Kara DioGuardi

Songwriter is one of the decade's top tunesmiths

Move over, Diane Warren, Kara DioGuardi is on a roll. When she shared BMI’s songwriter of the year honors in May, it only solidified her rep as one of the decade’s top tunesmiths.

Few pop stars have failed to benefit from her Midas touch: In addition to recent hits for Kelly Clarkson, Bo Bice, Santana and the Wreckers, her name has been connected to chartbusters by Christina Aguilera, Gwen Stefani, Pussycat Dolls, Ashlee Simpson, Hilary Duff, Britney Spears and Celine Dion, to name a few.

Although she’s often compared to Warren — the ’80s and ’90s hit machine best known as a solo writer — DioGuardi doesn’t disguise her collaborative nature.

“I have written songs by myself,” DioGuardi explains, “and I find it to be very arduous, and I don’t like it. I like that interaction. … It’s a built-in support system if you’re a really good collaborator. They can fill in your weaknesses, and they can also help you home in on your strengths. ”

DioGuardi is devoting increasing energy to Arthouse Entertainment, the company she runs with her manager, publishing vet Stephen Finfer. Operated out of her modest Hollywood home, the firm co-publishes or administers songs by rising writers-producers like Greg Wells, Fredwreck, Zukhan Bey, Jeff Cohen and Mitch Allan.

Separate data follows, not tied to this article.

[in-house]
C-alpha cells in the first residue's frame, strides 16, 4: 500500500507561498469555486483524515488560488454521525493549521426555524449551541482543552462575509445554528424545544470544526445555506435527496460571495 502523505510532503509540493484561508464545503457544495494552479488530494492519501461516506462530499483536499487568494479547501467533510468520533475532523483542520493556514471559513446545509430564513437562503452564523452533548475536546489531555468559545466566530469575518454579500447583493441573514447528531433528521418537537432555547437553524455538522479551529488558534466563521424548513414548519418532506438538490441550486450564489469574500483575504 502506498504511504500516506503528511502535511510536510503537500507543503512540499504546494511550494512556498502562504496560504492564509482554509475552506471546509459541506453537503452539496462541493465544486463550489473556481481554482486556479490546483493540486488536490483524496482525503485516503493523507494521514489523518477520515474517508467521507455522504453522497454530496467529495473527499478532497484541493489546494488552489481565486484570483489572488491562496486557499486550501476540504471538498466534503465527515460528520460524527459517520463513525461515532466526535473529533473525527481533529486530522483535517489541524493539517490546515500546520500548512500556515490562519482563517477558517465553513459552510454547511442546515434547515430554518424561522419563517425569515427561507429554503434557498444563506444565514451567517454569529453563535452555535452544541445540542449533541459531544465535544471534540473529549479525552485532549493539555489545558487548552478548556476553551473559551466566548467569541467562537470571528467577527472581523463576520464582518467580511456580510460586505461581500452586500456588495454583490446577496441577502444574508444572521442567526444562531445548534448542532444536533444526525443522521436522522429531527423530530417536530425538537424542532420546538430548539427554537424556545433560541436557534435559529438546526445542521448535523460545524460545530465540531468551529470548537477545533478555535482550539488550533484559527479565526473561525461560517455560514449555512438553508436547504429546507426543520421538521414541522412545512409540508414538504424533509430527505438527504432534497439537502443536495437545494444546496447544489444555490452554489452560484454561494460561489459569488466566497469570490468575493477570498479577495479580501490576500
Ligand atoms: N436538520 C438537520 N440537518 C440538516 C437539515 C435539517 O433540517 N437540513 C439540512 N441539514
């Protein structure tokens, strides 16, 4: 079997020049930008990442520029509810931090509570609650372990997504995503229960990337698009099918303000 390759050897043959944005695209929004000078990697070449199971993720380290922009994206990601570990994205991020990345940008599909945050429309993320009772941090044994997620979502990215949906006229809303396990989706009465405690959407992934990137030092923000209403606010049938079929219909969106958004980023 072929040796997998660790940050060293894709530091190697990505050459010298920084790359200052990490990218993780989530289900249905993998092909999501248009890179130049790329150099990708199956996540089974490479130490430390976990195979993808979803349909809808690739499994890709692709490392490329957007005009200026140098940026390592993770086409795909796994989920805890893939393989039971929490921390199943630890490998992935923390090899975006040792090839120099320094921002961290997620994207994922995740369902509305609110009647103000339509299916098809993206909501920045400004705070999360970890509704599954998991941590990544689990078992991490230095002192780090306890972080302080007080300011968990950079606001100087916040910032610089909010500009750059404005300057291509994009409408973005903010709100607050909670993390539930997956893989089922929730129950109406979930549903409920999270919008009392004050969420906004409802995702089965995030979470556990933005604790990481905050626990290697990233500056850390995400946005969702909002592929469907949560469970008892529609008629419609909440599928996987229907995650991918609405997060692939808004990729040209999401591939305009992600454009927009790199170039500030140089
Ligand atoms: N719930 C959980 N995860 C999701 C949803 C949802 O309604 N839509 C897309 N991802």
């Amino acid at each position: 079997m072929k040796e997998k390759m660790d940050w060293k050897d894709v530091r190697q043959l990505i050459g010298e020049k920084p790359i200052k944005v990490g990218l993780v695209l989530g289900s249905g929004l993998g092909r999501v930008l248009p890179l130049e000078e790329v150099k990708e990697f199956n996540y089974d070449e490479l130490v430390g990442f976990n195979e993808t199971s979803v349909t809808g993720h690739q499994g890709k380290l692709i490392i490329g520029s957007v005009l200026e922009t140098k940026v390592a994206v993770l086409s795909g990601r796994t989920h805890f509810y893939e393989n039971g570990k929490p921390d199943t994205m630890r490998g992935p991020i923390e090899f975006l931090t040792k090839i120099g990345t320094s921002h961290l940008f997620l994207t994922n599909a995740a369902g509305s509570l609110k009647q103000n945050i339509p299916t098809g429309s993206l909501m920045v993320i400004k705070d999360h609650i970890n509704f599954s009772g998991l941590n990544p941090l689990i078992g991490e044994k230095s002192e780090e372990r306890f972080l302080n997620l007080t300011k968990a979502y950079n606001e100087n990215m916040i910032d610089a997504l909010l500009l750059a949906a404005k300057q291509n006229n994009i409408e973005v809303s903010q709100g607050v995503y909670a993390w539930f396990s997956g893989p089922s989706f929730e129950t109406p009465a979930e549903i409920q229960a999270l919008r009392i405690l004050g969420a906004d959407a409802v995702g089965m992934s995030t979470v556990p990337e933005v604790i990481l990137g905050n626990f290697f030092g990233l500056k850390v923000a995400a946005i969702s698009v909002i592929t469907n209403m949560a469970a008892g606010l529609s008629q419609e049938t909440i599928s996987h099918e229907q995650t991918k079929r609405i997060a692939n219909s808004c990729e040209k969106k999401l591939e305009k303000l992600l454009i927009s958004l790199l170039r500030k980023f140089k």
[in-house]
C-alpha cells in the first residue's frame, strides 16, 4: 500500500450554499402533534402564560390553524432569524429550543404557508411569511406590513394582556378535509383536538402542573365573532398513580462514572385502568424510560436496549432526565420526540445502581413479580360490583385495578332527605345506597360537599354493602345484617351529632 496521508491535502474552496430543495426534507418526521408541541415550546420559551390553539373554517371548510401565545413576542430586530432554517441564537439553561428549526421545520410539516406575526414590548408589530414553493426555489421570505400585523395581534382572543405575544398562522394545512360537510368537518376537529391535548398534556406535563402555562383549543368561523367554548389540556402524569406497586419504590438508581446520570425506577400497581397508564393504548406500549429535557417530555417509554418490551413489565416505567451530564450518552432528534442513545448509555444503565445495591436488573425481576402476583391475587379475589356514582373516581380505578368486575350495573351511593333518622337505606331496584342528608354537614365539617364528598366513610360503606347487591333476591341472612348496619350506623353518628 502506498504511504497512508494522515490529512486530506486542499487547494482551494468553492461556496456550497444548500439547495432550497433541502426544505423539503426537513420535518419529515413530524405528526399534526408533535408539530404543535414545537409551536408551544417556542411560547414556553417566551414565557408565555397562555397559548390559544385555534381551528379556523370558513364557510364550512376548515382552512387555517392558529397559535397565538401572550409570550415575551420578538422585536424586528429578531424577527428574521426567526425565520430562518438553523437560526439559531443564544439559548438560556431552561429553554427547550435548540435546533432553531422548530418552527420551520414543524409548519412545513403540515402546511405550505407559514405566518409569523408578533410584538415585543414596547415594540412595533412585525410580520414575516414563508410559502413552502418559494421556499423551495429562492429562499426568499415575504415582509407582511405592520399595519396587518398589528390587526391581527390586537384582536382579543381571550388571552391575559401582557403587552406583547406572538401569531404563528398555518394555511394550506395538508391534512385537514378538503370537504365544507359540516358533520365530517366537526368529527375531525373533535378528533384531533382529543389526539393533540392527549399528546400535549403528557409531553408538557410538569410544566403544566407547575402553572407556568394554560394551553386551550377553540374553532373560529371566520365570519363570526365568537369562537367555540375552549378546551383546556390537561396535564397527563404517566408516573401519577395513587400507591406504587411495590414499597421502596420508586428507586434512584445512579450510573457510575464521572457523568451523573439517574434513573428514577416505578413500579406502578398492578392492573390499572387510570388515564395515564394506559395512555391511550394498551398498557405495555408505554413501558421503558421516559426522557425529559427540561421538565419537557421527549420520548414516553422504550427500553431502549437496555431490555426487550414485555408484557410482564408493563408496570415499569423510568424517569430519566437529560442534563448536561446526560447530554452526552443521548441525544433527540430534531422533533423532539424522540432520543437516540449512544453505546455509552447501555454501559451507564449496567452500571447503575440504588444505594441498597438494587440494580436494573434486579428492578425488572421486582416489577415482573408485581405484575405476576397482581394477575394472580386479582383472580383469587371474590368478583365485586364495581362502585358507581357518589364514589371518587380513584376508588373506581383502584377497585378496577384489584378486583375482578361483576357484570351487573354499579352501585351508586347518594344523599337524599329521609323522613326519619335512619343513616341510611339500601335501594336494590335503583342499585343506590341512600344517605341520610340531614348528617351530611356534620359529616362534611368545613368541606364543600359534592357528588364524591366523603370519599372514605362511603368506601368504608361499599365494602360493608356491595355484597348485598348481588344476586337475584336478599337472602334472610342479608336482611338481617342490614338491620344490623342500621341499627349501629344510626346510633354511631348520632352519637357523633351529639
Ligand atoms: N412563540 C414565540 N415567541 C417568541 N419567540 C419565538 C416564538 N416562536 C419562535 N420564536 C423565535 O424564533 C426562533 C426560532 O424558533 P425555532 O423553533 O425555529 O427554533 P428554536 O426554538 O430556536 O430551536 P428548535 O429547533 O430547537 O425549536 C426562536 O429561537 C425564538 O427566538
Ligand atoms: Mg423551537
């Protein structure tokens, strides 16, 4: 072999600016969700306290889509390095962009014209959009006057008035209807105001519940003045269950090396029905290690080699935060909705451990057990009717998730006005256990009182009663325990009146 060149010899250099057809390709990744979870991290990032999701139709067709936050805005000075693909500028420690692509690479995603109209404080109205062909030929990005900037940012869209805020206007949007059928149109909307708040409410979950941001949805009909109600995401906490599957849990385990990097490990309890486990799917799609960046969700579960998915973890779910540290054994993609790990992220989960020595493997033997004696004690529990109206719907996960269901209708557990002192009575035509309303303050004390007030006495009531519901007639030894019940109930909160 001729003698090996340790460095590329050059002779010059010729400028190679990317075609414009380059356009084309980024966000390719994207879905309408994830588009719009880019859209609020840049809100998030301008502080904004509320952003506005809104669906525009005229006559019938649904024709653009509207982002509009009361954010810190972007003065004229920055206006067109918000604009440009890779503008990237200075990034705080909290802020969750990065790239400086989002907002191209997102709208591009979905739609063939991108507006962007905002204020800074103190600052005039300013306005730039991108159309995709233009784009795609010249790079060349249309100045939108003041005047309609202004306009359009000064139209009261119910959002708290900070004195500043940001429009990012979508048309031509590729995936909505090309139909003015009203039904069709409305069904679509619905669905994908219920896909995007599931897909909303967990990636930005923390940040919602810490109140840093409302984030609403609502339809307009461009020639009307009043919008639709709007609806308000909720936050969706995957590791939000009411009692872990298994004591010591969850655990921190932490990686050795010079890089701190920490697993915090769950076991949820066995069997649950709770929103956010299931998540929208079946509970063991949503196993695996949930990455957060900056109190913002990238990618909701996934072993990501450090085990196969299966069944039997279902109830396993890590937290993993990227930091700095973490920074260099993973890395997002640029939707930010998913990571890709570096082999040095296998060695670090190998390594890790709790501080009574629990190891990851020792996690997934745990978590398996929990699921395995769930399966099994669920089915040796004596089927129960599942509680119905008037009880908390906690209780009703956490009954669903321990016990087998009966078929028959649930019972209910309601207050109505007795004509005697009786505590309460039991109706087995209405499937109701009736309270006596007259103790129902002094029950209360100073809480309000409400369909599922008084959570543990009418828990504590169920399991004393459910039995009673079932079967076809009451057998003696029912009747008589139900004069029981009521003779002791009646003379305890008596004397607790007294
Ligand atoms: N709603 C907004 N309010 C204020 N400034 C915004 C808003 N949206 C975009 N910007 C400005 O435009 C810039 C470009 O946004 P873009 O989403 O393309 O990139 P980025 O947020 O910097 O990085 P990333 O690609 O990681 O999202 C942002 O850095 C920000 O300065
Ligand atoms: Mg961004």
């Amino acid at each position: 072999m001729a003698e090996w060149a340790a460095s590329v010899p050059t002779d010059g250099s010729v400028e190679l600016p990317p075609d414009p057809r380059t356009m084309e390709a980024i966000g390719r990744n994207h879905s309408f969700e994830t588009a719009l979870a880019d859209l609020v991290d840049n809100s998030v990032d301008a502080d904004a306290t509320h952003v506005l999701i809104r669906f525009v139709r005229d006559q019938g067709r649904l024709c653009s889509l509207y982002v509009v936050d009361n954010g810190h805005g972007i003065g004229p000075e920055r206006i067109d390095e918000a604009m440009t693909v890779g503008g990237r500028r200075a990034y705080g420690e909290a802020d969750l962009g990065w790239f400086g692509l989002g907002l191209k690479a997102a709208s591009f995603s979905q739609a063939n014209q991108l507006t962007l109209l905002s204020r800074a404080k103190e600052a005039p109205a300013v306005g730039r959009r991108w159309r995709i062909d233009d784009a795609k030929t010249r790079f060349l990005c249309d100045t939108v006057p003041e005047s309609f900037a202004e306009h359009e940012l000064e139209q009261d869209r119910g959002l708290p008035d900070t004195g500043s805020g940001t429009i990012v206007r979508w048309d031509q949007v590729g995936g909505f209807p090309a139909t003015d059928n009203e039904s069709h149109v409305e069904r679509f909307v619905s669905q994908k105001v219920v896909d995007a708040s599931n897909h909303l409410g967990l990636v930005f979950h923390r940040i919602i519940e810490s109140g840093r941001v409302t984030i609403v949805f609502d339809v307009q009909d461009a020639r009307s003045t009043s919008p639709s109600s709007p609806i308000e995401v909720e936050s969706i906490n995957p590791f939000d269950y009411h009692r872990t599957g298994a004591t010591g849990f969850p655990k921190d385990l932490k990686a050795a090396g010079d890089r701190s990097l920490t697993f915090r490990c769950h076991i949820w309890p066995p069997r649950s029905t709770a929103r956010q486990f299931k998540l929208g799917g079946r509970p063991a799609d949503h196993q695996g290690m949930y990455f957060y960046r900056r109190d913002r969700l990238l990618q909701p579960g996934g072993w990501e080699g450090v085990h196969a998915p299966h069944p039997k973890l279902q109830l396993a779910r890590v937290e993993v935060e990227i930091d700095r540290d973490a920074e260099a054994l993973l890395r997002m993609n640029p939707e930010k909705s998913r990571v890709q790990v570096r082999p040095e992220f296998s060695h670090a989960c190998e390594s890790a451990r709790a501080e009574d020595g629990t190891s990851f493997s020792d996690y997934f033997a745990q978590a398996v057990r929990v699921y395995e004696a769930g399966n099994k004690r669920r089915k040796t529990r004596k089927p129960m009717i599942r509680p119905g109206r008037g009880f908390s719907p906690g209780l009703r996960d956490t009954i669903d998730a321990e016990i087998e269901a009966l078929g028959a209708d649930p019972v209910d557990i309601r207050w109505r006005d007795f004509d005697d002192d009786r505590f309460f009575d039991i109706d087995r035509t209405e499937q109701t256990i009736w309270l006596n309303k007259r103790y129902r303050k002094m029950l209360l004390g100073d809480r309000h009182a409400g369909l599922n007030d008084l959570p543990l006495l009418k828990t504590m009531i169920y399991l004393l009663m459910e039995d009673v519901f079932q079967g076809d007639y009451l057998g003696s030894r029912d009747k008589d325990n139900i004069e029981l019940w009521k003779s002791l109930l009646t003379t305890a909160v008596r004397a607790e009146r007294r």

Hardly bedazzled by her own success, DioGuardi takes a pragmatic view of her future: “Ultimately I want to go to the business side of things. … There comes a time when you’re just not relevant anymore. You have to face that. When I’m fortysomething years old, I can bet you any amount of money that what the street is calling for is going to be different.”

Vocation: Songwriter, co-owner of publishing entity Arthouse Entertainment.

Recent breakthrough: “Co-writing Faith Hill’s ‘Lost.’ It was really exciting because it was with one of my writers, Mitch Allan. It’s the first country song I’ve ever had recorded.”

Role model: “My grandmother, because she was very selfless and had a way of being unconditionally there for people. … The memory of her helps me balance my life.”

Career mantra: “Keep it moving. Keep going, don’t get caught up in the downward spiral of self-doubt.”

What’s next: “I’ve been scoring a little bit. I may be developing a musical for TV. We have some TV shows in the works and a screenplay we’re working on, and building our company, working the writers.”

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